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I almost downloaded an app for identifying pebbles – but some stones should not be turned over Adrian Chiles

IIn the great nature I find peace. Up hills, down valleys, on beaches and cliffs and in fields and forests I am a study in satisfaction. Just me and God’s green earth. And my phone. ‘Put the bloody thing away a voice begs beside me, or in my head. But I can not comply.

It was the flight tracking app that came to me first. Before I knew it, I could not just enjoy a blue sky if it had a plane in it. Now I had to know exactly where that plane flew from and to. The app tells me when it left, when it arrives and, for extra interest, where else it has been that day, and yesterday and the day before.

And that ship out there on the blue sea, halfway to the horizon? Soon I did not have to wonder where it was off either. I could know that too. Immediately. The ship app goes even further – uninvited it tells me where ships I once identified are now to be found. Just this night, just nodding, I was pinged interesting news about SSI Excellent, a bulk carrier registered in the Marshall Islands (deadweight: 81,119 tons) that I saw in the Bristol Channel last summer. It had just left a city I had never heard of on the Yangtze to a port I had never heard of in Australia.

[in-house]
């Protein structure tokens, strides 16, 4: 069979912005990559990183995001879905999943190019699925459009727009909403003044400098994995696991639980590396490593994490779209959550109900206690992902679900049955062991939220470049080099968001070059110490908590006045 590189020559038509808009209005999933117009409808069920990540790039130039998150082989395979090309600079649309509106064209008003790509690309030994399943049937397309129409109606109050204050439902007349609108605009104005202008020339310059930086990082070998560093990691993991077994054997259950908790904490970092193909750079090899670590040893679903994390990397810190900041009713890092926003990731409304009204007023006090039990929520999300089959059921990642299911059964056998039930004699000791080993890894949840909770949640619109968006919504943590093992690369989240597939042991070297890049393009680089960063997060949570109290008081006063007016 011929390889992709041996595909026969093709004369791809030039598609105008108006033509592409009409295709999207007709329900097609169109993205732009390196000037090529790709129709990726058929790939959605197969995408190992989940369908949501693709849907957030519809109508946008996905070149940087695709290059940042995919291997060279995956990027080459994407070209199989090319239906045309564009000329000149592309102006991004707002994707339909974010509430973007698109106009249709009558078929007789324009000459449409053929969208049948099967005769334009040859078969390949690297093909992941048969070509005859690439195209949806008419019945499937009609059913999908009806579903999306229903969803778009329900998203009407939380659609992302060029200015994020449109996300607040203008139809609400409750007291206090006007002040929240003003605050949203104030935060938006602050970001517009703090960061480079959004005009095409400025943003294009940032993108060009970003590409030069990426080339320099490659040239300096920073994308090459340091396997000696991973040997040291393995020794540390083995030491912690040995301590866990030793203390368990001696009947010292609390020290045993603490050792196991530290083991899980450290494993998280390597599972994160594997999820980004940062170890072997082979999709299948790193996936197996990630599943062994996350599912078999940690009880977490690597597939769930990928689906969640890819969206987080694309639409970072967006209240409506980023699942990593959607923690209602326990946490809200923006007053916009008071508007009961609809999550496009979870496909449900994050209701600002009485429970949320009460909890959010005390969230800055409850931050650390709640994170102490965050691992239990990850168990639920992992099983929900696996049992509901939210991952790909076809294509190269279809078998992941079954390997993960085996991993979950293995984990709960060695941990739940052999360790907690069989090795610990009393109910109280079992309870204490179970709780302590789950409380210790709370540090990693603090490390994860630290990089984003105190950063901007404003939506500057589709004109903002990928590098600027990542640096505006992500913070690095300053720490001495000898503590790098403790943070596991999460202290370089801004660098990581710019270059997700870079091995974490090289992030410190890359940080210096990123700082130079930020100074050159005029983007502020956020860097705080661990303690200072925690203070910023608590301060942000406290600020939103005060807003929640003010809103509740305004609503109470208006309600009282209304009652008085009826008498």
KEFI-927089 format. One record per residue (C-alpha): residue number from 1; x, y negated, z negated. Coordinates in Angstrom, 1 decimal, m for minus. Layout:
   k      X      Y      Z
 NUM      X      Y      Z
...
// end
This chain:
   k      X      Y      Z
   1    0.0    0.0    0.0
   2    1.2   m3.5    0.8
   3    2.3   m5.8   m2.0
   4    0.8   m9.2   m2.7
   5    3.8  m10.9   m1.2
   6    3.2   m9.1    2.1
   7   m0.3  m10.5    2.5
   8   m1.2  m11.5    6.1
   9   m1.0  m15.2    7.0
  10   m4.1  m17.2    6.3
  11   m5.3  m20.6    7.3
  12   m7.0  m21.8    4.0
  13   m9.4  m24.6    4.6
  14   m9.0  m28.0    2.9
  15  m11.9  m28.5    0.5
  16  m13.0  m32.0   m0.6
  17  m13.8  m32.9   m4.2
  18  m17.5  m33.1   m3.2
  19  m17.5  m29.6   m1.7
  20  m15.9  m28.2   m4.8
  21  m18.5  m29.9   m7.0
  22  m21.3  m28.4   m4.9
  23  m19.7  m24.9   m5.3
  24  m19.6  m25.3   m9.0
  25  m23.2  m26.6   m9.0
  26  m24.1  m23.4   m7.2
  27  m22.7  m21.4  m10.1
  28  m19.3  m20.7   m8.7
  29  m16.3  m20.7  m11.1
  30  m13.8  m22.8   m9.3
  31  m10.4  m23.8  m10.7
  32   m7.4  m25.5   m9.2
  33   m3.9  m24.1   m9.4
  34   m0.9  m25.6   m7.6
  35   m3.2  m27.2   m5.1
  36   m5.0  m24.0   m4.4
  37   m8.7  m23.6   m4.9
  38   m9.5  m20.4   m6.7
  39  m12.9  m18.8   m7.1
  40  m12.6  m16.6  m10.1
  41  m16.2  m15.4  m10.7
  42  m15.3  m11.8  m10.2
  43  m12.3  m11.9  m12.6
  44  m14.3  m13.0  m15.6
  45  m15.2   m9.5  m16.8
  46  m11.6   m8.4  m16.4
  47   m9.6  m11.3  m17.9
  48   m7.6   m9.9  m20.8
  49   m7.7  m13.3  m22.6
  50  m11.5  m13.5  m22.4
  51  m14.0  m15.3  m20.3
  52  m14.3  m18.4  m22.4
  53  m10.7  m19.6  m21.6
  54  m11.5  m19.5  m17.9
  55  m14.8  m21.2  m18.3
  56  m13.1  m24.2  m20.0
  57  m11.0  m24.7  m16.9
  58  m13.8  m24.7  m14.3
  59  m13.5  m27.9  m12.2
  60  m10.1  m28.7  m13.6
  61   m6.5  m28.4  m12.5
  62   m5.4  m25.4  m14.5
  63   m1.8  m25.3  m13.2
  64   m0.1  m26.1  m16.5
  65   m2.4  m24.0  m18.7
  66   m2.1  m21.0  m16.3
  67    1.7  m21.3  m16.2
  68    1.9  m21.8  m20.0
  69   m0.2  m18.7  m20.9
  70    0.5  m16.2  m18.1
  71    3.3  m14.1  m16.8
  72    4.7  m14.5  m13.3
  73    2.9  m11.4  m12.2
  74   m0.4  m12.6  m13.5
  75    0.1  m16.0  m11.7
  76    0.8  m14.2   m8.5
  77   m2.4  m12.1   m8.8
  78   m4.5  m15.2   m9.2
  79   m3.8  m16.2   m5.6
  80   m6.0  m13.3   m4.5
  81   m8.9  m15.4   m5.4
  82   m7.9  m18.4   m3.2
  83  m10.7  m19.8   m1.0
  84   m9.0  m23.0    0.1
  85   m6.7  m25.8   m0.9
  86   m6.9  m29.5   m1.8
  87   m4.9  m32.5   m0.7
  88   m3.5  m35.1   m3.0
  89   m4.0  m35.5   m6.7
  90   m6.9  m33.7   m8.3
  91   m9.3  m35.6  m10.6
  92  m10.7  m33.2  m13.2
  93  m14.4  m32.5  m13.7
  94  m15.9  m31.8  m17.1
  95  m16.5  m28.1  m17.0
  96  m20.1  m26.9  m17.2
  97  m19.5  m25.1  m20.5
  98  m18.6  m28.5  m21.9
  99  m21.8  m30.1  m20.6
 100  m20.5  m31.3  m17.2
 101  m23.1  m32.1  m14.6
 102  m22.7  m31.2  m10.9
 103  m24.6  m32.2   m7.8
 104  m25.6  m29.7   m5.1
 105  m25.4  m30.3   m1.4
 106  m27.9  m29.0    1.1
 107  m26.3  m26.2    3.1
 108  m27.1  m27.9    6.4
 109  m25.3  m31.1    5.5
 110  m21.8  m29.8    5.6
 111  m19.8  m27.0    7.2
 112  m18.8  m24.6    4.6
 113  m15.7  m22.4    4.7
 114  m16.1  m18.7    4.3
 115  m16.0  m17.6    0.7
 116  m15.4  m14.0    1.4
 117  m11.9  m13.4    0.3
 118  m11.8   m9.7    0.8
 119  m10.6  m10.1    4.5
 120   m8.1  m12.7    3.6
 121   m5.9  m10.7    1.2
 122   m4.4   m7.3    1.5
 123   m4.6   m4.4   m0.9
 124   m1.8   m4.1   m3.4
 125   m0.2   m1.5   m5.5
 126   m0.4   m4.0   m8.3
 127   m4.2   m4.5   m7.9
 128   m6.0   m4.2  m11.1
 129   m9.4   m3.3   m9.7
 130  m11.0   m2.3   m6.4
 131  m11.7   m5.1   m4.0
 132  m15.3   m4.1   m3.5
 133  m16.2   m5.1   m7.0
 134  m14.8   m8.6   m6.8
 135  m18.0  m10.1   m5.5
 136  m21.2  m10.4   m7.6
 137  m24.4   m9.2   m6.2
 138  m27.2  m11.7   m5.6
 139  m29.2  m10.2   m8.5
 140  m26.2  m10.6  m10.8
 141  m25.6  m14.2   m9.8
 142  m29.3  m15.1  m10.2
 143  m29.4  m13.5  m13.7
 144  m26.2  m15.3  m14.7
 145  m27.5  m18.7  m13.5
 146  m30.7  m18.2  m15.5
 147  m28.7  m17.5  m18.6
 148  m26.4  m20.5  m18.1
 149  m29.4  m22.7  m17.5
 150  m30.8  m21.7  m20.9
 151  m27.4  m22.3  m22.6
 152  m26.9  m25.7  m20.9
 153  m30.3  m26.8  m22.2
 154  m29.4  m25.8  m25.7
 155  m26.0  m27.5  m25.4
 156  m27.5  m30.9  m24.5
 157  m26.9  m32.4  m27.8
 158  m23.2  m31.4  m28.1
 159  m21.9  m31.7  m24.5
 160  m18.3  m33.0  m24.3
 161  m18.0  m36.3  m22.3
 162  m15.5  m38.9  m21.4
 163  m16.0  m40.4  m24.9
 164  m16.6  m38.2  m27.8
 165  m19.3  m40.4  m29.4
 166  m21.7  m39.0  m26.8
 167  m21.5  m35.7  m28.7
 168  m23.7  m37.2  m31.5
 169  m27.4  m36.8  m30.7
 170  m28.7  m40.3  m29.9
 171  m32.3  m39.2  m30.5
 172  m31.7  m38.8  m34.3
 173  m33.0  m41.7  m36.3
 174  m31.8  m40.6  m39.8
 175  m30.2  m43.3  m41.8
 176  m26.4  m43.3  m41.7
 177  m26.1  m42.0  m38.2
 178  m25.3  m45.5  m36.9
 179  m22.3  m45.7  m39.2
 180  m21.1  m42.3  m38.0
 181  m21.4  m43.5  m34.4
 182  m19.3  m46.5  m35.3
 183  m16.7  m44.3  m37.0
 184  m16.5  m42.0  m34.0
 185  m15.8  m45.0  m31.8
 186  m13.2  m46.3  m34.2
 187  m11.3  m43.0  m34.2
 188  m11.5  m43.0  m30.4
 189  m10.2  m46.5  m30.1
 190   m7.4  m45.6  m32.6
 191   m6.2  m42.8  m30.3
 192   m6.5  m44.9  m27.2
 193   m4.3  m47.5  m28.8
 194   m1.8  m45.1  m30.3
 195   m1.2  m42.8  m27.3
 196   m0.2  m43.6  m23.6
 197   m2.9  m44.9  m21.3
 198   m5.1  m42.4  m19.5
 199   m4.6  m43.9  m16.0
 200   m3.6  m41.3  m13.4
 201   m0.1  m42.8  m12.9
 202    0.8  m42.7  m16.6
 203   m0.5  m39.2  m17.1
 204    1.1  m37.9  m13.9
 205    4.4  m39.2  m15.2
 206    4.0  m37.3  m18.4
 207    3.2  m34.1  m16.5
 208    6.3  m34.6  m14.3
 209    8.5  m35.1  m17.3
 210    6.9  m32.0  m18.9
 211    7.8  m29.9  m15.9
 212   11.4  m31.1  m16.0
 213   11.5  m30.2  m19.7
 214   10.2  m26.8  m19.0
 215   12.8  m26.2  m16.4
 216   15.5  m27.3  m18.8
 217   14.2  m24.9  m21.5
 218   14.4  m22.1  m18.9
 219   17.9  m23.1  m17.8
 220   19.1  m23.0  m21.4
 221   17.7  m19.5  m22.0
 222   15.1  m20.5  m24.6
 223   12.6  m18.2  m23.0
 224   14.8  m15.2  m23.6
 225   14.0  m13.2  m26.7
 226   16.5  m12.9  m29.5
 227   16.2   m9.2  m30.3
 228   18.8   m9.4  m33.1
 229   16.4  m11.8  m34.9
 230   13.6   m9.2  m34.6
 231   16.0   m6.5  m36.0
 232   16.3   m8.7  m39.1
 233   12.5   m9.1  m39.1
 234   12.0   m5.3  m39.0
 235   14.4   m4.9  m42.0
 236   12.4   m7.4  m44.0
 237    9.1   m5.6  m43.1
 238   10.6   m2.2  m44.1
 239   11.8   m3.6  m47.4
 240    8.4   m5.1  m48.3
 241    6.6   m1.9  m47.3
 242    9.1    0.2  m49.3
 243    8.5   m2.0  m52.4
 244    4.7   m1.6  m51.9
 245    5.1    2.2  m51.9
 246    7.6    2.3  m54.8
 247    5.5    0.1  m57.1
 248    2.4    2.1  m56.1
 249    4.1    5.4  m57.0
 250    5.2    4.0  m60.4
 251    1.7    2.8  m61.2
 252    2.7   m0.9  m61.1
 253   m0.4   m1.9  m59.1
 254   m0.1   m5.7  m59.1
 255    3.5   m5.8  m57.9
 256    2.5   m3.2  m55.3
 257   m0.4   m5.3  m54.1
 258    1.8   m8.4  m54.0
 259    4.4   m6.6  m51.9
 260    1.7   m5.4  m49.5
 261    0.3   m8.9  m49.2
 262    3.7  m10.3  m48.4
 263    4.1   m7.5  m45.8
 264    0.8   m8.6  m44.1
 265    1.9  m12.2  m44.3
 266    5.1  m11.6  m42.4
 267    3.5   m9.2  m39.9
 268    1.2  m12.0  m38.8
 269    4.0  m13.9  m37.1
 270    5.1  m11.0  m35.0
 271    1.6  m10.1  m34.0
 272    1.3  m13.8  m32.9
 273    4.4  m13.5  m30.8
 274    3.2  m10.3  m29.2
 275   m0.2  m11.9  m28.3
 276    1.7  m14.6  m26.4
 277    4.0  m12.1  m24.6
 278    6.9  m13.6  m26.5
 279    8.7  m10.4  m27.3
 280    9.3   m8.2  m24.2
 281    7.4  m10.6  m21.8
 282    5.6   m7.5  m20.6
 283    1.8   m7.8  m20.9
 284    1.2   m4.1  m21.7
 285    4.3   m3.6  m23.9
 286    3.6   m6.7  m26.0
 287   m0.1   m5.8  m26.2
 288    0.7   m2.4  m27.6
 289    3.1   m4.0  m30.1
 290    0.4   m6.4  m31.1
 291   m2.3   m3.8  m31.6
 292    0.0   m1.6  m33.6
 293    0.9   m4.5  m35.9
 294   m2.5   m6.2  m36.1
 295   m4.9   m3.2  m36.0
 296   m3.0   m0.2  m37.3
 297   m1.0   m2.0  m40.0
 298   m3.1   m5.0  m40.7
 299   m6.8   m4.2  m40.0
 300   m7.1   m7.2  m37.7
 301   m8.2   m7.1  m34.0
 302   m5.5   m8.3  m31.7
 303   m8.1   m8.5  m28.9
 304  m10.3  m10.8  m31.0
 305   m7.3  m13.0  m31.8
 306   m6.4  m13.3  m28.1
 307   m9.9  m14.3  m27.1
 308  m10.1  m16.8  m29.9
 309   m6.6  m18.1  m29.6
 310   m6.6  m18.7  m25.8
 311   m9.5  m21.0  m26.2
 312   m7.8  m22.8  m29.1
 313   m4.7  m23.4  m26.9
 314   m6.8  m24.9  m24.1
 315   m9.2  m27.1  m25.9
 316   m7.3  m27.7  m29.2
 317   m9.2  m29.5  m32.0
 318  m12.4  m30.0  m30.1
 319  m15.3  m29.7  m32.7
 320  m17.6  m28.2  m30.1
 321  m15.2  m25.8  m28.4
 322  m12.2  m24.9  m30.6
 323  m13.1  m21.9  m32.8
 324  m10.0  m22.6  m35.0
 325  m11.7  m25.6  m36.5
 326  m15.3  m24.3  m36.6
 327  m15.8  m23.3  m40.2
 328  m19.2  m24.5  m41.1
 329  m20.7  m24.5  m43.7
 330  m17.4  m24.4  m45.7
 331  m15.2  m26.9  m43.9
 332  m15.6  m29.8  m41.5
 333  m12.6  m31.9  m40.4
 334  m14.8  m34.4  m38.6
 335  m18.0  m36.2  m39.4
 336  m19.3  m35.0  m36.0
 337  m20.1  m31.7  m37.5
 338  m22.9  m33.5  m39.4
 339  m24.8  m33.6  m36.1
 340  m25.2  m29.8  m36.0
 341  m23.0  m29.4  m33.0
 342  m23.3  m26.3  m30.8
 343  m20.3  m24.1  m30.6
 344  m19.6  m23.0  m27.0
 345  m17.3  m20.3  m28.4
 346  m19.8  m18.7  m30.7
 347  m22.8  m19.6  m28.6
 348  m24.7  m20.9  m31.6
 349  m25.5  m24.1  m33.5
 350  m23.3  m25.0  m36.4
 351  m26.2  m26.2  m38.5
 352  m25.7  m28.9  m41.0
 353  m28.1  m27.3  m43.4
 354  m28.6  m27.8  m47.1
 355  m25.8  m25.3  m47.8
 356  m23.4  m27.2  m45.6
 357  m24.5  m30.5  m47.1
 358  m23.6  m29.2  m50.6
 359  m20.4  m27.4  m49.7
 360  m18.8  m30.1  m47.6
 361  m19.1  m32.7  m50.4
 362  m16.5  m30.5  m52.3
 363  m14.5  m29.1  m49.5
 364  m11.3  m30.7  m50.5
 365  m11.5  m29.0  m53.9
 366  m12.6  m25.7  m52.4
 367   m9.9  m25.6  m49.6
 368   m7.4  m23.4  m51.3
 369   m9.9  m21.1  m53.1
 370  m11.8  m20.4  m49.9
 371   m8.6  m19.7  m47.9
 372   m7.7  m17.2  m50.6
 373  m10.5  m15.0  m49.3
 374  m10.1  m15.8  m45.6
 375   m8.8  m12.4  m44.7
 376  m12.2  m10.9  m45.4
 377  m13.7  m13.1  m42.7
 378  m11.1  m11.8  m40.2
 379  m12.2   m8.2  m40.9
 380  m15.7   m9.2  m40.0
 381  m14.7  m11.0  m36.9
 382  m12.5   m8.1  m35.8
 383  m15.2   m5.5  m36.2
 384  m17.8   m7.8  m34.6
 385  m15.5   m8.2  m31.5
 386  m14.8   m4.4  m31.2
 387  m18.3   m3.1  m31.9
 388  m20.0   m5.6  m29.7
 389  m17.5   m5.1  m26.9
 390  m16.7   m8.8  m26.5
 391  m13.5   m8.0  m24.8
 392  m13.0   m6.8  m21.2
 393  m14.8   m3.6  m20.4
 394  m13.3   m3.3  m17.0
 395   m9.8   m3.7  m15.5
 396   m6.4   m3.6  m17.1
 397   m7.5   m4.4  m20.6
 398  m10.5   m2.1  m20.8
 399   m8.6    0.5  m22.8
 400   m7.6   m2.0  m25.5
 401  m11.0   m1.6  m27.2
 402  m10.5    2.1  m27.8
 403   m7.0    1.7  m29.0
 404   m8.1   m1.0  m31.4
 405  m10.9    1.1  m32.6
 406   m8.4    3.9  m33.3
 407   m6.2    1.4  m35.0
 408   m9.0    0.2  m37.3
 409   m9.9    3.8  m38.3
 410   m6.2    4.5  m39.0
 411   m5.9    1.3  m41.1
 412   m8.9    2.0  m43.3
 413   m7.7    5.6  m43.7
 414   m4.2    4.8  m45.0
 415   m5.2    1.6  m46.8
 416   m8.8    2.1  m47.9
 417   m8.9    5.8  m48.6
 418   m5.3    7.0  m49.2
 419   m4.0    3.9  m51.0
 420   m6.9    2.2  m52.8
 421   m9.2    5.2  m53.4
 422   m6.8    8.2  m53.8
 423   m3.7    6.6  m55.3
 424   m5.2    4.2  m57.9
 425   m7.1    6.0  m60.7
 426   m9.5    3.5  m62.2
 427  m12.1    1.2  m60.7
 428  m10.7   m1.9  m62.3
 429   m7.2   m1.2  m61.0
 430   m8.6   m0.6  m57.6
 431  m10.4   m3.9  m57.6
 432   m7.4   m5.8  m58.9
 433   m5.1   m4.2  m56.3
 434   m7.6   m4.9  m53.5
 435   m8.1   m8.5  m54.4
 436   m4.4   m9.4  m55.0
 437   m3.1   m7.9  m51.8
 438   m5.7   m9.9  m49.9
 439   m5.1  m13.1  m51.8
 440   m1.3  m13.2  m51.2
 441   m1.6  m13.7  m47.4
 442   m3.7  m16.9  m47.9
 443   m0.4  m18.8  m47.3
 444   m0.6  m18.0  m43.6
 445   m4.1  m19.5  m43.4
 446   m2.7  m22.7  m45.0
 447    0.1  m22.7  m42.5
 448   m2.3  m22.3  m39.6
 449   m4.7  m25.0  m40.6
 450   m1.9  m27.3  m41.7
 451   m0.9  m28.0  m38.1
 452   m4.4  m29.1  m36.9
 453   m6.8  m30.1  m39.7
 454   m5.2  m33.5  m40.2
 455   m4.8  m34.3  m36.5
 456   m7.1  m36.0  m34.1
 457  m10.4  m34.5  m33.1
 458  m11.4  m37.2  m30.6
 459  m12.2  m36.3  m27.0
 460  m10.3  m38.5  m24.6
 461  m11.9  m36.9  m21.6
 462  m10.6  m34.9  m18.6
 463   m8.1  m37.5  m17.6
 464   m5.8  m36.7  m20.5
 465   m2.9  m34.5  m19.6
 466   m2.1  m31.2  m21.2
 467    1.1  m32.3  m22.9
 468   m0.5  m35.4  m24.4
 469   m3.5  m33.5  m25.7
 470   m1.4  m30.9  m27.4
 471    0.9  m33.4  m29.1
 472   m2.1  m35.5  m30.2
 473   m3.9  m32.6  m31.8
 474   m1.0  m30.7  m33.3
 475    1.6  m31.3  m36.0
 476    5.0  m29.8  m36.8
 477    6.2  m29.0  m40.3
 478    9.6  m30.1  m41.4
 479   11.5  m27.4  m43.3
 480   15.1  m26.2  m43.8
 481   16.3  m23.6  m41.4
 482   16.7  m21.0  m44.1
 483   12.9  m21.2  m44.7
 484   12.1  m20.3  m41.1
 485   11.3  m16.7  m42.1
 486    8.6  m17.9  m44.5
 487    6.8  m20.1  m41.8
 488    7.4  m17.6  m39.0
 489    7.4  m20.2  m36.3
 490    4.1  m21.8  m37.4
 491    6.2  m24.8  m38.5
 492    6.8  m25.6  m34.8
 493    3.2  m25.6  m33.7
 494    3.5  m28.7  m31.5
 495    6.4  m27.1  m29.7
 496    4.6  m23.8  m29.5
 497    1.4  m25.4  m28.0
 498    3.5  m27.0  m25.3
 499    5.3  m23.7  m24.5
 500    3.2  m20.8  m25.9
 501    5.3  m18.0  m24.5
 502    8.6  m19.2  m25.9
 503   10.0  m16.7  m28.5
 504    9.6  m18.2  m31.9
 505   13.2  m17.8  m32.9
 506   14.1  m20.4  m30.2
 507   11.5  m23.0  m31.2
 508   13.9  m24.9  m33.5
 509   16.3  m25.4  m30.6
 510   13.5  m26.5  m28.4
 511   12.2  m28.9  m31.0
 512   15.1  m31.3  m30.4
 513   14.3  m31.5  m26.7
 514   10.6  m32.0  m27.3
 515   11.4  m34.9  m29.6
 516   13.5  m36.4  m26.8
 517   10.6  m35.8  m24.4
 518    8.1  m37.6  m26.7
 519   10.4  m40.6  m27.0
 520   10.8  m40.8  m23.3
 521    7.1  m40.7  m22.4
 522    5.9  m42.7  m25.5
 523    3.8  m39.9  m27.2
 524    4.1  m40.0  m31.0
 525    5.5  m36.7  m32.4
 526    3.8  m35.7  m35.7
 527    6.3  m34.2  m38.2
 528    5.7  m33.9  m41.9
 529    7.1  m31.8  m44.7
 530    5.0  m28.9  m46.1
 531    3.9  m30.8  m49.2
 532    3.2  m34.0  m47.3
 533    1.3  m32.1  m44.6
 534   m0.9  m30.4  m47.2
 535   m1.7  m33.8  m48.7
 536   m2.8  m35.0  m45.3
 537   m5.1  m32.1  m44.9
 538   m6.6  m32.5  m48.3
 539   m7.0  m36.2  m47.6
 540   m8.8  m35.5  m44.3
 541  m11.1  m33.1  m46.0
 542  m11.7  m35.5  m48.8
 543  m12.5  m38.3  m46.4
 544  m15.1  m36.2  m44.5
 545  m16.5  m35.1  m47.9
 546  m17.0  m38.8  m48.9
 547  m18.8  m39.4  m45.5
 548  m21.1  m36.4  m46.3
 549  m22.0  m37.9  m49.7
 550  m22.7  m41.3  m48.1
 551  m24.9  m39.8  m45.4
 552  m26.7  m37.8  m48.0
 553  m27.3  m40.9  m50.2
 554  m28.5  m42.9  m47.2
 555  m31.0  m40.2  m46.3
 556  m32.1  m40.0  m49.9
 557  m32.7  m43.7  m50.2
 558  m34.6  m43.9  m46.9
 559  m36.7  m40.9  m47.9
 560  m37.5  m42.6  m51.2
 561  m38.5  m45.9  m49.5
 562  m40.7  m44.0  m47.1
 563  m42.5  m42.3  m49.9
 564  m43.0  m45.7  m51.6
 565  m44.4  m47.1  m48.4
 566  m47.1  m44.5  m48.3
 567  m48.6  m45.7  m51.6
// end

Things got better and worse with the use of nature apps. No more wondering what the beautiful flower or tree is: take a picture and everything you want to know about it will be yours. Birdsong too. Point, note, identify. Sweet.

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But a straw has broken the back of the camel. In my Twitter feed today, an ad appeared for – I kid you not – a stone identifying app. Show it a pebble, and it will tell you what kind of stone it is. Can’t say I ever wondered, but now you mention it … I clicked to download, but stopped just in time. This madness must stop.

A picture of myself walking on an idyllic coastal path appeared. Every other minute I looked at the sky or the ocean – and then at my phone. Or I stopped to point the camera at a plant, or at a songbird, or – dear God – at a bloody pebble. Much more of this and I want to stop completely. I just want to stand there, check, identify, read, paralyzed by my own curiosity. When night falls, I will stay there, absorbed by my star identification app.

It used to feel wonderful to live in a time with such easy access to facts, but now I’m not so sure. First, five minutes after I looked up the name of a flower, or whatever, I usually forgot. Next time I see it, I’ll have to look it up again. Curiosity must mature for a while. If the thirst for some knowledge is quenched in an instant, it tends to not take hold.

Knowledge is wonderful, but wonder is better. How I miss wonder. How I miss those days before the app; the joy of vacant, unanswered, vaguely asked questions such as: ‘Which bird sings the beautiful song?’ An eminent theologian once told me that if God were proved to exist, religion would die, because its power lies in mystery. So, with planes, ships, flowers, trees, birds and who knows what else, the apps have to come out. I want back the feeling of wonder.

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